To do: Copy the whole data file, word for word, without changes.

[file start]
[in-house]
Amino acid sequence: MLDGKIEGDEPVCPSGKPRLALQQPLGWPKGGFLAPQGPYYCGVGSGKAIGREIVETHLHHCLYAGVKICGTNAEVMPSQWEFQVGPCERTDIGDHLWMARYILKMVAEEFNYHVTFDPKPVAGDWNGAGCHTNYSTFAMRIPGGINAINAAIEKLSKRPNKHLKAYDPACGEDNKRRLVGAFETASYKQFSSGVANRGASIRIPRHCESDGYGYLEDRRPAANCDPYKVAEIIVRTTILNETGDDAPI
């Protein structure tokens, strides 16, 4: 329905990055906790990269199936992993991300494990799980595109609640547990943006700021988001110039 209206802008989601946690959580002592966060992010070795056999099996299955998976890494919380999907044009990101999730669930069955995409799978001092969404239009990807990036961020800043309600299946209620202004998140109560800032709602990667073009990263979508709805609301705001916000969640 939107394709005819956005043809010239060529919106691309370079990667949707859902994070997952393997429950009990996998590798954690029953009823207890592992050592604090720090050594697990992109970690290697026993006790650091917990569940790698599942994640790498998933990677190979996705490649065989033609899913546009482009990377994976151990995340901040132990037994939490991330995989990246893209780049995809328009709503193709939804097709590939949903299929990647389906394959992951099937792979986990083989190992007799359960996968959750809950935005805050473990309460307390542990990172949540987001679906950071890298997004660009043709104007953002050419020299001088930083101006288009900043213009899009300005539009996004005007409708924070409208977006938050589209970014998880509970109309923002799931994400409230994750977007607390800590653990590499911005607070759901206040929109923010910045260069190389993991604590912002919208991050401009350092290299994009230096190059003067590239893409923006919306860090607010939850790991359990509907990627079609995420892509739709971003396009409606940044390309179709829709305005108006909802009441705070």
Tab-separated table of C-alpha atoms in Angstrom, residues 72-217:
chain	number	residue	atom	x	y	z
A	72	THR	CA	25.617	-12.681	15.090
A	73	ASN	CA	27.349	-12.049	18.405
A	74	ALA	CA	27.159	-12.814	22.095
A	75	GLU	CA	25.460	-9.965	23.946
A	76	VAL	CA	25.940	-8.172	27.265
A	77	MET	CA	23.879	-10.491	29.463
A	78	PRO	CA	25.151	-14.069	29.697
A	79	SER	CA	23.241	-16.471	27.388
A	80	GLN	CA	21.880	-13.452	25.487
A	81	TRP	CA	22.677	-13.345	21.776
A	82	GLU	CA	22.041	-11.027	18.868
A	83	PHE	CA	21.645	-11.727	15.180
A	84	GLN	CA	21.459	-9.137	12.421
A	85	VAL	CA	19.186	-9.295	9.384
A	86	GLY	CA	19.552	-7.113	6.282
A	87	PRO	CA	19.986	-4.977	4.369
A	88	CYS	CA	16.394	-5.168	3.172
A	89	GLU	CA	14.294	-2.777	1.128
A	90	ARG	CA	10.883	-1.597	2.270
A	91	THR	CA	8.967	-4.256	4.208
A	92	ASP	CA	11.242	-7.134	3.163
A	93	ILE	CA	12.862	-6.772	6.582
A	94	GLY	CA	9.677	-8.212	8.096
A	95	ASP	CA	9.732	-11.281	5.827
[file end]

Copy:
[in-house]
Amino acid sequence: MLDGKIEGDEPVCPSGKPRLALQQPLGWPKGGFLAPQGPYYCGVGSGKAIGREIVETHLHHCLYAGVKICGTNAEVMPSQWEFQVGPCERTDIGDHLWMARYILKMVAEEFNYHVTFDPKPVAGDWNGAGCHTNYSTFAMRIPGGINAINAAIEKLSKRPNKHLKAYDPACGEDNKRRLVGAFETASYKQFSSGVANRGASIRIPRHCESDGYGYLEDRRPAANCDPYKVAEIIVRTTILNETGDDAPI
């Protein structure tokens, strides 16, 4: 329905990055906790990269199936992993991300494990799980595109609640547990943006700021988001110039 209206802008989601946690959580002592966060992010070795056999099996299955998976890494919380999907044009990101999730669930069955995409799978001092969404239009990807990036961020800043309600299946209620202004998140109560800032709602990667073009990263979508709805609301705001916000969640 939107394709005819956005043809010239060529919106691309370079990667949707859902994070997952393997429950009990996998590798954690029953009823207890592992050592604090720090050594697990992109970690290697026993006790650091917990569940790698599942994640790498998933990677190979996705490649065989033609899913546009482009990377994976151990995340901040132990037994939490991330995989990246893209780049995809328009709503193709939804097709590939949903299929990647389906394959992951099937792979986990083989190992007799359960996968959750809950935005805050473990309460307390542990990172949540987001679906950071890298997004660009043709104007953002050419020299001088930083101006288009900043213009899009300005539009996004005007409708924070409208977006938050589209970014998880509970109309923002799931994400409230994750977007607390800590653990590499911005607070759901206040929109923010910045260069190389993991604590912002919208991050401009350092290299994009230096190059003067590239893409923006919306860090607010939850790991359990509907990627079609995420892509739709971003396009409606940044390309179709829709305005108006909802009441705070």
Tab-separated table of C-alpha atoms in Angstrom, residues 72-217:
chain	number	residue	atom	x	y	z
A	72	THR	CA	25.617	-12.681	15.090
A	73	ASN	CA	27.349	-12.049	18.405
A	74	ALA	CA	27.159	-12.814	22.095
A	75	GLU	CA	25.460	-9.965	23.946
A	76	VAL	CA	25.940	-8.172	27.265
A	77	MET	CA	23.879	-10.491	29.463
A	78	PRO	CA	25.151	-14.069	29.697
A	79	SER	CA	23.241	-16.471	27.388
A	80	GLN	CA	21.880	-13.452	25.487
A	81	TRP	CA	22.677	-13.345	21.776
A	82	GLU	CA	22.041	-11.027	18.868
A	83	PHE	CA	21.645	-11.727	15.180
A	84	GLN	CA	21.459	-9.137	12.421
A	85	VAL	CA	19.186	-9.295	9.384
A	86	GLY	CA	19.552	-7.113	6.282
A	87	PRO	CA	19.986	-4.977	4.369
A	88	CYS	CA	16.394	-5.168	3.172
A	89	GLU	CA	14.294	-2.777	1.128
A	90	ARG	CA	10.883	-1.597	2.270
A	91	THR	CA	8.967	-4.256	4.208
A	92	ASP	CA	11.242	-7.134	3.163
A	93	ILE	CA	12.862	-6.772	6.582
A	94	GLY	CA	9.677	-8.212	8.096
A	95	ASP	CA	9.732	-11.281	5.827